A lunar eclipse takes place next week: Will we see it in Rochester?

Weather Blog

ROCHESTER, N.Y. (WROC) — I’ve been an early riser now since I began my tenure on News 8 at Sunrise five years ago. There’s just something so rewarding about being up very early in the morning before the sun even comes up and accomplishing so much before lunchtime.

On the other hand, I also know what it’s like to be a night owl discovering the beauty of watching a sunrise or a moonset before “turning in” for a few hours.

Either way, no matter how your body clock functions, if you’re a sky-watcher and appreciate looking up in search of some “heavenly happenings”, then, maybe you should try setting an alarm for Wednesday morning, May 26, as at least a portion of a lunar eclipse will be visible here in Rochester.


A lunar eclipse occurs when the Moon moves into Earth’s shadow. This can only occur when the Sun, Earth, and Moon are almost perfectly or very closely aligned with Earth between the other two, and only on the night of a full moon. The type and length of a lunar eclipse depend on the proximity of the moon to a certain part of its orbit.

There are different kinds of lunar eclipses: total eclipses, partial eclipses, penumbral eclipses, etc.

On May 26, 2021, Rochester will have what’s called a penumbral lunar eclipse. A penumbral lunar eclipse takes place when the Moon moves through the faint, outer part of Earth’s shadow, the penumbra.

Two celestial events must happen at the same time for a penumbral lunar eclipse to occur. The first is that the Moon must be in the Full Moon phase. Box checked there for May 26th.

Secondly, the Sun, the Earth, and the Moon must be nearly aligned, but not as closely aligned as during a partial eclipse. That box has also been checked.

The last total eclipse of a year’s closest full moon happened on September 28, 2015. The photo at the top of the page, taken by John Kucko, was of this very event! BUT…will it look like that here in Rochester? Before I answer that, let’s go over the basics of what’s happening with this “supermoon eclipse” next week.


Because next week’s full moon is 2021’s closest full moon of the year, and therefore the biggest and the brightest, it is referred to as a “supermoon”. The technical term for it being closest to Earth in its orbit allowing it to be the biggest and brightest is known as “perigee”. (The opposite of perigee by the way is apogee)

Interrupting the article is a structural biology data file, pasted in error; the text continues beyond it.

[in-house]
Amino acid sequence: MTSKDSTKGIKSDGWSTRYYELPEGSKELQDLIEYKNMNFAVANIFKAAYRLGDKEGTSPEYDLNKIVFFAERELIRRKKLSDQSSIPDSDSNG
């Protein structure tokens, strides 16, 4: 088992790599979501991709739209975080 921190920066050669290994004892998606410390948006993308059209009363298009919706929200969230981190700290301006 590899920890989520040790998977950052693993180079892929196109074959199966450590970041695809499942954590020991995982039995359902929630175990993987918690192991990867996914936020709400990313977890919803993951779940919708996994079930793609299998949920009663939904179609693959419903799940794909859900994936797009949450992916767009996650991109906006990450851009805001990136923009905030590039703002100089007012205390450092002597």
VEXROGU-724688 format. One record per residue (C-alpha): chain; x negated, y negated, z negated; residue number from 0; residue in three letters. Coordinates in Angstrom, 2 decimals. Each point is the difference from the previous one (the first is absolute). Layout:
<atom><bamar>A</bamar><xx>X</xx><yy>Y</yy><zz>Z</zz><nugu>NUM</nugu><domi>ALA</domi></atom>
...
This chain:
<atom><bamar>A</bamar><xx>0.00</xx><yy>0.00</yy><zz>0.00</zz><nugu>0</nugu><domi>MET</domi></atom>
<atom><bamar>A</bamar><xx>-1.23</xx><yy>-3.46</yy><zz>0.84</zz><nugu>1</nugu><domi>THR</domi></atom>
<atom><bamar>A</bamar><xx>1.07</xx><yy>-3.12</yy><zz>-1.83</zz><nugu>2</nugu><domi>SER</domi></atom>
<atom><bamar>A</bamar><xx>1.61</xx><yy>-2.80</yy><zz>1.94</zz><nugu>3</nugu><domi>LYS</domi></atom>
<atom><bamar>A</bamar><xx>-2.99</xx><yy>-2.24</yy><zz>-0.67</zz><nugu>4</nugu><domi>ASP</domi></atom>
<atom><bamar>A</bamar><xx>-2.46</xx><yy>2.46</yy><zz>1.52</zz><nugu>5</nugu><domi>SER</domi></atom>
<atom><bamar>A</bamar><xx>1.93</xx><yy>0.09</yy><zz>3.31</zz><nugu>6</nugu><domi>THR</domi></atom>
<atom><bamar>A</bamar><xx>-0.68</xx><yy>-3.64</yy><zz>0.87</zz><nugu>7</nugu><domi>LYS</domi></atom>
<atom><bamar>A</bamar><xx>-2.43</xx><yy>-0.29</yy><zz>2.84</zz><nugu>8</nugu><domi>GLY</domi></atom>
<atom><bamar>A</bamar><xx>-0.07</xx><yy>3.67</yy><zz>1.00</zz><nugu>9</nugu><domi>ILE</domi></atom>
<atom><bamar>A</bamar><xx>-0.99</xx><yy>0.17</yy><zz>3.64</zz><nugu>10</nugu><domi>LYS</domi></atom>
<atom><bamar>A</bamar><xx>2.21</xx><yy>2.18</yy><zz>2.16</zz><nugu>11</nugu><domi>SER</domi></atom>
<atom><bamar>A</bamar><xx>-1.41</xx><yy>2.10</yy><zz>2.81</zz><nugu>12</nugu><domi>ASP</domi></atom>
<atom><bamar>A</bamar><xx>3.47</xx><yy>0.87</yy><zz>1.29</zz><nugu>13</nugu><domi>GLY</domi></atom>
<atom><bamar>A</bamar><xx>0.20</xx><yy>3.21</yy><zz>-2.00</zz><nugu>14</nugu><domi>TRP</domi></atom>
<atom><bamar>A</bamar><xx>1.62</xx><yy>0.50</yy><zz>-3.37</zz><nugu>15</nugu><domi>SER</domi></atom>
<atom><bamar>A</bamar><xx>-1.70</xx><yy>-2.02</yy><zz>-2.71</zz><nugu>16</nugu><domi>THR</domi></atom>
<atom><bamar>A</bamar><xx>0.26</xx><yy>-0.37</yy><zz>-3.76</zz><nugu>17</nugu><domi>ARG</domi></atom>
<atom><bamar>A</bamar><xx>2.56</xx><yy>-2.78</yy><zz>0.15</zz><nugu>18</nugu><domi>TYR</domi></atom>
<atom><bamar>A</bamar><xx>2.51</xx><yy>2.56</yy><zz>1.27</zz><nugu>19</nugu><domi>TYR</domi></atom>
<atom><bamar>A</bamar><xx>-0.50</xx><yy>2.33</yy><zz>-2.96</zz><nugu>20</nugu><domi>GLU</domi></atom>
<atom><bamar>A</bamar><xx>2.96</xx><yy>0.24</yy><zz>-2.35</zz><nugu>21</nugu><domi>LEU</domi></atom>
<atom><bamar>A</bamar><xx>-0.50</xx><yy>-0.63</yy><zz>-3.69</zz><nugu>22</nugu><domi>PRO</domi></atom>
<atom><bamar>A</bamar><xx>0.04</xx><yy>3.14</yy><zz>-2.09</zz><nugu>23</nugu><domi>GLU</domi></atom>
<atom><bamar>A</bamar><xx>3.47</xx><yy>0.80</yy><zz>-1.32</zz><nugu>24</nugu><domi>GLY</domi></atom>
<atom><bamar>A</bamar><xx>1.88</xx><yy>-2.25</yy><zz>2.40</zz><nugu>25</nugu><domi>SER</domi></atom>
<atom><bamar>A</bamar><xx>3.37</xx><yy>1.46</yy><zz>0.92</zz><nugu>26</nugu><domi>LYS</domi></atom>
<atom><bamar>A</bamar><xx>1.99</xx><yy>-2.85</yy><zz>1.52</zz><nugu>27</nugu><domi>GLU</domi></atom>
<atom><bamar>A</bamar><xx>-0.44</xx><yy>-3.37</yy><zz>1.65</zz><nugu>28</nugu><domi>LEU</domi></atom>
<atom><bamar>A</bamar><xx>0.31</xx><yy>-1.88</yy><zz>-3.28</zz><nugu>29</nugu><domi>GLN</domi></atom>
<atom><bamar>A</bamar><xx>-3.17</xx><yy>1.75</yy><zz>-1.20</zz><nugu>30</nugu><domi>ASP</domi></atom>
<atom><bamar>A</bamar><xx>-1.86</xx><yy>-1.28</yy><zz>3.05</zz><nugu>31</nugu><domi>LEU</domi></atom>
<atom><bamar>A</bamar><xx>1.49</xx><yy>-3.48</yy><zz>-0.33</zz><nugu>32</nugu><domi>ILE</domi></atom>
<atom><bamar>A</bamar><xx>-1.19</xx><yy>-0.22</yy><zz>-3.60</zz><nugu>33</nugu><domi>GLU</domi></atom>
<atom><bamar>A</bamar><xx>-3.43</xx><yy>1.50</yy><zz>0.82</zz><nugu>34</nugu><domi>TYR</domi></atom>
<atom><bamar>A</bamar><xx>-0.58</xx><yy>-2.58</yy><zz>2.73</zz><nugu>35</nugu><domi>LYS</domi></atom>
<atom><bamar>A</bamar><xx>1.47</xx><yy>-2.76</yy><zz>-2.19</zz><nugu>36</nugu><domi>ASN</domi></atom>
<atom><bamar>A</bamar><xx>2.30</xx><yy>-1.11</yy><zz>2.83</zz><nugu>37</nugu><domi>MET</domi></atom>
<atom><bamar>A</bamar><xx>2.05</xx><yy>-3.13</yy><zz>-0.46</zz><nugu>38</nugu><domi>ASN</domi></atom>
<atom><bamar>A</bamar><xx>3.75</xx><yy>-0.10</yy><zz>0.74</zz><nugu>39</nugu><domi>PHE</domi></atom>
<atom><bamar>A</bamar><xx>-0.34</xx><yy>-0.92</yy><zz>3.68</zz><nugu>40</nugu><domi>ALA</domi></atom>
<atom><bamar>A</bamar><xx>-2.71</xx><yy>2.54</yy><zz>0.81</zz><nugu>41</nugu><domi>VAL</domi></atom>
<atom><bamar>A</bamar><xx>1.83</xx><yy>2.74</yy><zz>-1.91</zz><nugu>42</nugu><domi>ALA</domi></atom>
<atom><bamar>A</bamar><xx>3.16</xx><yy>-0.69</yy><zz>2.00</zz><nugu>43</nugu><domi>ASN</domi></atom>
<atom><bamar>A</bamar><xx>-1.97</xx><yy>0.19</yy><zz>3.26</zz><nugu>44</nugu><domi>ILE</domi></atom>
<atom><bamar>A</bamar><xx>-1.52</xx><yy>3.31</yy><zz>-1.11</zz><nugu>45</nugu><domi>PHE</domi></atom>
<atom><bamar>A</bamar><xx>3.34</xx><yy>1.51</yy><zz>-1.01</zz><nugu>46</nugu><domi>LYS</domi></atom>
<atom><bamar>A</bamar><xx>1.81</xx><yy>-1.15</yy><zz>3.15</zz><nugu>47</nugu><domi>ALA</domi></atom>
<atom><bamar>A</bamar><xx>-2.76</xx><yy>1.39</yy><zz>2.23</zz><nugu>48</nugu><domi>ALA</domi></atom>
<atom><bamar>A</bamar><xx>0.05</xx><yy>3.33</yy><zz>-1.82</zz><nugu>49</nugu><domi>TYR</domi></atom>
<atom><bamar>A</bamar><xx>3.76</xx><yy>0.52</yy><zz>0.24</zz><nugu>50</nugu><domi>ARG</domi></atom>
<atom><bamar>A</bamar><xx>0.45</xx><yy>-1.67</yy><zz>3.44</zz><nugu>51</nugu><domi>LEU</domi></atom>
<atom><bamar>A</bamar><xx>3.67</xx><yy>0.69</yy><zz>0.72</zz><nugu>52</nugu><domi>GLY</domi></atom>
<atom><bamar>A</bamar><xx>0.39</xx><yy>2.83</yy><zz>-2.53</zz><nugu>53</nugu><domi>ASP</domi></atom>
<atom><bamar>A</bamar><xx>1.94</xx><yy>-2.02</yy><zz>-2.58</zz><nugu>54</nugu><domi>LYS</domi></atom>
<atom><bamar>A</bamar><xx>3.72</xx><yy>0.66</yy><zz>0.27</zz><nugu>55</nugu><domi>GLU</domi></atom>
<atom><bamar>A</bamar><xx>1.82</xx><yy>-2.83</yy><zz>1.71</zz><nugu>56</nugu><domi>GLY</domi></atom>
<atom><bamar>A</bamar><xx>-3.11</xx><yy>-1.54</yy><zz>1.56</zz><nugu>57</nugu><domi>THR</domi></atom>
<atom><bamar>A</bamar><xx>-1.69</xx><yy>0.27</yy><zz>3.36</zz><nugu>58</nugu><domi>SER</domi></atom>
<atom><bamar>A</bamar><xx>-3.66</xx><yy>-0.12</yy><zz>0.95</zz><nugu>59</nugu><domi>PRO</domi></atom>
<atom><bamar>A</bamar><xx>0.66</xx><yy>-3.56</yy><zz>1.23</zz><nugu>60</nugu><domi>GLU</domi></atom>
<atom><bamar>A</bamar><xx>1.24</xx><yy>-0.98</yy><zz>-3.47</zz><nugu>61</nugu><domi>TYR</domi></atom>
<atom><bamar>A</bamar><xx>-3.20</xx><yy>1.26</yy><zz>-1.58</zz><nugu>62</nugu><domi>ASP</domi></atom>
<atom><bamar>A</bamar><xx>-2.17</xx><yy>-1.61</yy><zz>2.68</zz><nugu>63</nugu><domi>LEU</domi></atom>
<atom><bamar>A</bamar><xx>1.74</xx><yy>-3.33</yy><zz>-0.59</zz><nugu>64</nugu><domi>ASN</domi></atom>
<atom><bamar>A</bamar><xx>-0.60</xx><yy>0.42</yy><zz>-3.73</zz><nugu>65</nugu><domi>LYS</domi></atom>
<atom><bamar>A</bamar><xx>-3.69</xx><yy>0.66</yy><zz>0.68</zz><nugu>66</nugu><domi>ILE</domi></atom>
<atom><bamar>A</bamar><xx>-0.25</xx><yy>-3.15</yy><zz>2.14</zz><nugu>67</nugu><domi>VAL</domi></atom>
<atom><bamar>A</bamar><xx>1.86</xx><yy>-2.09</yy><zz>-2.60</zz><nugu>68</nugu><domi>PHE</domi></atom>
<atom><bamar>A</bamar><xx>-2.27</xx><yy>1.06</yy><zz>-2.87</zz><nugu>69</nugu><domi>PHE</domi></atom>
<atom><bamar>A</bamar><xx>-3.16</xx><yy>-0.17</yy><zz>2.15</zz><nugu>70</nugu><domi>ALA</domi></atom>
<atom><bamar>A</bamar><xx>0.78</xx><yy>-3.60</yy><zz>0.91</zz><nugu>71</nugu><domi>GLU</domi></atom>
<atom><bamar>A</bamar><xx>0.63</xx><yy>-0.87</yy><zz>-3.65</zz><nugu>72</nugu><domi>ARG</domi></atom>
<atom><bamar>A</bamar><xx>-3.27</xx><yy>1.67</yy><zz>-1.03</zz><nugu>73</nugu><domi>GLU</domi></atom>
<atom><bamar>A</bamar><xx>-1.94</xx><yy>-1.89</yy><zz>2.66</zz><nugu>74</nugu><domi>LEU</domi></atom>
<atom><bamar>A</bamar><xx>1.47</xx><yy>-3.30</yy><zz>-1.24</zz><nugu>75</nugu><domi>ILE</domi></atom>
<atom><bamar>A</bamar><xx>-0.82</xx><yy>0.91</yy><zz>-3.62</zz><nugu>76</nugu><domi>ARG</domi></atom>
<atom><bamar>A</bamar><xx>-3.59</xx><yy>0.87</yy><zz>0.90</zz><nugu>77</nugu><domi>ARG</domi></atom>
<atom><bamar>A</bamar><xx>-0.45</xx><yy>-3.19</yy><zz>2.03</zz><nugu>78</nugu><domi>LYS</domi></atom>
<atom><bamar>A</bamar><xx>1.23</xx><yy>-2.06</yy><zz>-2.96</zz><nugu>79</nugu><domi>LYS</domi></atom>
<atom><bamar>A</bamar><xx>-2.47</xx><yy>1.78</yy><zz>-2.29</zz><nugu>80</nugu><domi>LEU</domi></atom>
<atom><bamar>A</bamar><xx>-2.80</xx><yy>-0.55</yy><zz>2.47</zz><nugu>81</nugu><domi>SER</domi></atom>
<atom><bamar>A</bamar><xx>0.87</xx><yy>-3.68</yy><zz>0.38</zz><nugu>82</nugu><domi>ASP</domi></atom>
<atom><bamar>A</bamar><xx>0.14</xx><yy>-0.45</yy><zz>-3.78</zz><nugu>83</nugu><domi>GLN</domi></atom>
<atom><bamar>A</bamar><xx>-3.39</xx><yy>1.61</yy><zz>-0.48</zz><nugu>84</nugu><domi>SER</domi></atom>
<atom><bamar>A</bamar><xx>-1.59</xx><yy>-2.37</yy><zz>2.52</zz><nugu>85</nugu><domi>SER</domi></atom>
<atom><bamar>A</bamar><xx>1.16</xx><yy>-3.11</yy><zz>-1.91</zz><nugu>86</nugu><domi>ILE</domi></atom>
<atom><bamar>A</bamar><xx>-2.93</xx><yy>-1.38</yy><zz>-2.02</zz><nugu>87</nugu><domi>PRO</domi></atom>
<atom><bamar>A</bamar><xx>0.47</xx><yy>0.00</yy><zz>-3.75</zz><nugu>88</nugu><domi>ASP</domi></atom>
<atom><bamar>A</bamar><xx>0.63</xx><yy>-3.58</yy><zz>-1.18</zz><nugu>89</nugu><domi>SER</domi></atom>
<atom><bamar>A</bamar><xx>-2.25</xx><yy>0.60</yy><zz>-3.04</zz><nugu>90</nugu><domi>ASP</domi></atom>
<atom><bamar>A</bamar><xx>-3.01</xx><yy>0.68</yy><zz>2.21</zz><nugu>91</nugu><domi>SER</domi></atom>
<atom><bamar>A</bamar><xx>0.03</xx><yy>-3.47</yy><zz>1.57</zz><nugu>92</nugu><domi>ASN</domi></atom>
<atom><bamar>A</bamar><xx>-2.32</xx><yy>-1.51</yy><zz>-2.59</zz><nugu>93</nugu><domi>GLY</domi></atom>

The term “blood moon” refers to a full moon during its total eclipse phase. When a viewer is in that path of totality, the moon appears to take on a bloodish red hue.

Since this is a full moon, it is assigned a name from the traditional moon nomenclature. The full moon for May is known as “The Flower Moon”, given the abundance of flowers in bloom for this time of year.


You will. Sort of. This type of eclipse is not as dramatic as other types of lunar eclipses and is often mistaken for a regular Full Moon. But with a little luck, and some clear sky, if you look closely, you should be able to make out faintly SOME of the eclipse as it happens.

This entire process will take 53 minutes and 27 seconds with only some of that process visible. If you want to give a “viewing” any kind of chance, you’ll have to be punctual, and you’ll need some clear sky.

Our window of opportunity to see this penumbral lunar eclipse starts at 4:47 a.m., with peak at 5:37 a.m.. That peak is just four minutes before moonset at 5:41 a.m. Rochester will be “right on the edge” of seeing anything, as shown in the map above. The further west one goes, the better the chance of you seeing anything at all.

If you miss out or feel disappointed by this eclipse, you WON’T have to wait very long for your next chance at a total eclipse of the year’s closest full moon. We will have a MUCH better view of a very deep partial lunar eclipse that will take place on November 19th. At that time, 98 percent of the Moon’s disc will be in the umbral shadow, and all aspects of the eclipse will be visible across the nation from coast to coast.

So…maybe we just consider this a practice round!

Either way, remember, there’s always something to see in the heavens….if you just keep looking up! Happy sky-watching!

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